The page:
Buffalo Clover or Trifolium stoloniferum is an endangered species of clover. The plant thrives due to the trampling of large animals, specifically buffalo. The romance of this perennial’s backstory drew the couple in. “It requires stress and duress to grow,” Jeremy says with a nod to the band’s own fight against endangerment.

In 2010, Margo was pregnant and Jeremy was thrilled. Turns out, she was pregnant with twins, but the fear of being a new parent got more complicated. At nineteen weeks, the doctor discovered that one of the twins only had half of a heart. The term is “Hypoplastic Left Heart Syndrome,” and it occurs in less than three percent of U.S. births.

Over the next several months, doctor’s appointments tracked the progress of the pregnancy. Despite the heart issue, the baby boys appeared healthy. Margo and Jeremy had tough conversations with their doctor about the reality of the baby’s life. They were told he could live to be thirty, maybe, and they should prepare for complications along the way.

Just before July 4th, Judah and Ezra were born at Vanderbilt Children’s Hospital. Doctors immediately moved Ezra to ICU. Margo and Jeremy split their time at home with Judah and at the hospital with Ezra. Margo yearned to spend every hour with both sons and the division of time was painful.

Nearly a week old, Ezra was stable enough for surgery. From here, the hours blur together. A stint was replaced. Ezra was on life support. He had been deprived of valuable oxygen. He didn’t survive.

Margo recalls the events slowly, “They wanted me to go back into the room to say goodbye.” She walked in and froze. Even today she still searches for the words, “Then, two nurses handed me a lifeless child.” She’s silent. This was the first time she held Ezra without monitors and IV lines wrapping his body like a web.

Margo unraveled. She slipped into deep bouts of guilt and self-medication. The infant gift boxes and sympathy cards arriving at their home were constant reminders of her loss. When they stopped coming, she felt even worse. Was this her fault? Was she being punished?

Jeremy and Margo put the band on hold, and the volume dropped to the murmur of a baby monitor. Their son, Judah, and their resolve to be good parents became their focus. “Instead of talking to someone on a couch, we sat and talked to each other,” Jeremy says. This was a low period personally and professionally. Jeremy had a hard time internalizing his anger. Margo drowned her grief. She made bad decisions—drinking too much and dealing with the resulting legal fallout. “I have been affected by this as a parent,” she explained. “It’s been a long road trying to get past it.”

Over the following year, Jeremy and Margo started rebuilding the music. They picked up their guitars and put words on paper. The writing started with a drip and graduated to a steady stream. They poured their emotions into new music and rededicated themselves. “During that period of time, music is what brought us around,” Jeremy recalls. Knowing how bands burn out due to lack of focus or organization, he adds, “I don’t know if we’d be playing right now if that had not happened.”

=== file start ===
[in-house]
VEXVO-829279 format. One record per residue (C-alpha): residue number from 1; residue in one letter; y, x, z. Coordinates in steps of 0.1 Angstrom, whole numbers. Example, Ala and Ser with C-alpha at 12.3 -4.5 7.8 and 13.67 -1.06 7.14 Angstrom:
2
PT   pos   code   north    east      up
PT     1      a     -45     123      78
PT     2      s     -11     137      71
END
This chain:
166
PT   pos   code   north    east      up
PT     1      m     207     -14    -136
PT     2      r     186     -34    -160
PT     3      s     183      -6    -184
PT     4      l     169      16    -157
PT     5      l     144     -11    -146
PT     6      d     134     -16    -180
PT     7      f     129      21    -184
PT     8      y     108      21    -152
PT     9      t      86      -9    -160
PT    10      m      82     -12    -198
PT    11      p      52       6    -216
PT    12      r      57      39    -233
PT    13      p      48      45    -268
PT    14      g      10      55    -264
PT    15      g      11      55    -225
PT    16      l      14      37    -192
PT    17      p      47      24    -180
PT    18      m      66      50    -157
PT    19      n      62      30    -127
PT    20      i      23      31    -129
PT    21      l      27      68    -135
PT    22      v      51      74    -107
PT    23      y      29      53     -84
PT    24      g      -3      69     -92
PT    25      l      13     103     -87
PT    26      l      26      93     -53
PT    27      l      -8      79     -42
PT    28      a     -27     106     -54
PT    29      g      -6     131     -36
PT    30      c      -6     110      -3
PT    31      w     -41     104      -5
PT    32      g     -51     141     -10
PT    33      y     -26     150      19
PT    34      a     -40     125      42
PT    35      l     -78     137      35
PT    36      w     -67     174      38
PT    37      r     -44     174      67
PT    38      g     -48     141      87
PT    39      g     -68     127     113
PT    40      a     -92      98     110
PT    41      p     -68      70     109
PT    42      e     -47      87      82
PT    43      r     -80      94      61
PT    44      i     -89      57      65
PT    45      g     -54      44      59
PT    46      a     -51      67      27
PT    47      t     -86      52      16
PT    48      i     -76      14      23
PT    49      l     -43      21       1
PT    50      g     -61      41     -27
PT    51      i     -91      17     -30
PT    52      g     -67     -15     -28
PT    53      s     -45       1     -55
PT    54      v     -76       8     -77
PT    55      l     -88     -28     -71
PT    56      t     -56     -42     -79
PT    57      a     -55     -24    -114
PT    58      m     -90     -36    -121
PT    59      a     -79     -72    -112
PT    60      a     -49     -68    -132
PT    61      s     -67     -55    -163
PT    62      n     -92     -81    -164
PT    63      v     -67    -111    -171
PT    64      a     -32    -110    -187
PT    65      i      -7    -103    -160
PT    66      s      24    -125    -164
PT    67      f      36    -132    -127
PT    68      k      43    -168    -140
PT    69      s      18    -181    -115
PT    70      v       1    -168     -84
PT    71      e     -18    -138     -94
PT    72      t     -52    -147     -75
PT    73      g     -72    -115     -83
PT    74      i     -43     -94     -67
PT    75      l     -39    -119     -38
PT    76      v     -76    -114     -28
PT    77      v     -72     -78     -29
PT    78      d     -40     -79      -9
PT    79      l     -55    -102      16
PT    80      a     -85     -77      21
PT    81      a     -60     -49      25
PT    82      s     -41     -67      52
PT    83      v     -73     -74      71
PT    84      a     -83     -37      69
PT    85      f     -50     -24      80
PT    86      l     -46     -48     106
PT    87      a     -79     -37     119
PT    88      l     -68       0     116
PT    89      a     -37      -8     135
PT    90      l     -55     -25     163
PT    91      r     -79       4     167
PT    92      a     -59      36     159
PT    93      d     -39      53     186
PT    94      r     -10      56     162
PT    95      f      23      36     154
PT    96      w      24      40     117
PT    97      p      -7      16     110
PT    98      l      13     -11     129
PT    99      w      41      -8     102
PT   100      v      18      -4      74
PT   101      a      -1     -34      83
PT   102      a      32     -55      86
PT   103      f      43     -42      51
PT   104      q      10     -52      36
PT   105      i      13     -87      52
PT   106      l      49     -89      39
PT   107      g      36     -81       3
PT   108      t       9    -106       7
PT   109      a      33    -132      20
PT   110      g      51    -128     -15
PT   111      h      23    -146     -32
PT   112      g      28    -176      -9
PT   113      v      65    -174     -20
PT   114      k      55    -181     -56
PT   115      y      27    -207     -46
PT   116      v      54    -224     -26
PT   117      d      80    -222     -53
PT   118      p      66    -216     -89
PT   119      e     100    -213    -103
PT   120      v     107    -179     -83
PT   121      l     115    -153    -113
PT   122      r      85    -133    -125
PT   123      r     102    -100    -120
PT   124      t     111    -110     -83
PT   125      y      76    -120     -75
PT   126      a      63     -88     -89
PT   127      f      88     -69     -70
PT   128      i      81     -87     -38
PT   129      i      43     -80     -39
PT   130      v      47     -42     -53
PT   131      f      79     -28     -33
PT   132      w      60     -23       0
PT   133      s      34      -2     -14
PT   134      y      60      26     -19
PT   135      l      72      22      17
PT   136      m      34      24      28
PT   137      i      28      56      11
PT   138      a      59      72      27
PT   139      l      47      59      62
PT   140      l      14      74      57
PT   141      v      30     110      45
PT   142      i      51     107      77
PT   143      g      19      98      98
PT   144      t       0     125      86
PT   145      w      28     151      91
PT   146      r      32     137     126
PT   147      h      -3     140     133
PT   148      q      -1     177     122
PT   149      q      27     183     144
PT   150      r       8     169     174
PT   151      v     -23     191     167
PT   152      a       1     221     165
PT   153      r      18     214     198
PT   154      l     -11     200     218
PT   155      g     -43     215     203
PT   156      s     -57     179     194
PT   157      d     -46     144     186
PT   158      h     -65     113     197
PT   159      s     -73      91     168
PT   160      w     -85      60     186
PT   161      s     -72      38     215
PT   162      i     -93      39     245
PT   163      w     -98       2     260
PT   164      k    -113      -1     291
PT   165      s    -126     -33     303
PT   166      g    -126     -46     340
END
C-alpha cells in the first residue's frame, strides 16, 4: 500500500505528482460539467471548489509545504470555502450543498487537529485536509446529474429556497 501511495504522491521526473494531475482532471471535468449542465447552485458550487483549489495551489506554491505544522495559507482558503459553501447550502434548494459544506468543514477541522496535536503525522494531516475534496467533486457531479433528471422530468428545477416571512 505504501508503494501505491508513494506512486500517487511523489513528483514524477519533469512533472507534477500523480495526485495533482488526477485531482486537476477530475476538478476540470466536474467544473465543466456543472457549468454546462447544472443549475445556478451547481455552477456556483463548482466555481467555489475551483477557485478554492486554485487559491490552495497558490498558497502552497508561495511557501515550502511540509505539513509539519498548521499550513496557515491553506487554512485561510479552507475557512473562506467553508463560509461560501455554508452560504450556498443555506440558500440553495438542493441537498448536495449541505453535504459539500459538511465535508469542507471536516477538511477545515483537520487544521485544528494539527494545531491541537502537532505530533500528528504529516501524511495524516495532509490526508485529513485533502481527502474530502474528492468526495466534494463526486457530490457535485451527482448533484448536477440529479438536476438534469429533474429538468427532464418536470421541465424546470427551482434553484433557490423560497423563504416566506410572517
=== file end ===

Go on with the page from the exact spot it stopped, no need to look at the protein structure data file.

She spent many days and nights with self-loathing and self-pity. “For a while, I thought nobody had it as hard as me and nobody had been through the things I’ve been through, but once you talk to people, you realize that everybody’s been through something awful once you live long enough.” She turned her focus to the positive aspects of life and paraphrases Mark Twain a bit, “I realized that I didn’t want to be a martyr anymore because being a martyr covers a multitude of sins.”

Leaning on each other and their band, Margo and Jeremy got in tune. “We both latched on to something more than love,” Jeremy says, stamping out a cigarette. They softened the rhetoric and amped up the hooks with their rebirth of Southern rock. Horns and backup singers provided deep soul, and a willingness to dive into sonic exploration opened up the doors to psychedelia. Buffalo Clover was back again.

With renewed vigor and the support of a successful Kickstarter campaign, they cranked out a new album. They recorded “Test Your Love” at the Bomb Shelter and landed Alabama Shakes singer Brittany Howard for vocal support. The songs were rowdy, horn-laced burners with a twist of Southern soul and rock and roll. With leftover Kickstart funds, they self-financed a trip overseas and ripped through a brief but successful tour of the UK. “I had high hopes for the last album, but…” Margo’s voice trails off.

Predators smelled the infusion of cash from their Kickstarter campaign, but silver tongues went silent when the time came to deliver on promises. “Tons of UK reviews and appearances on BBC, but when we got back to the US,” Margo pauses for a moment. “Nothing.”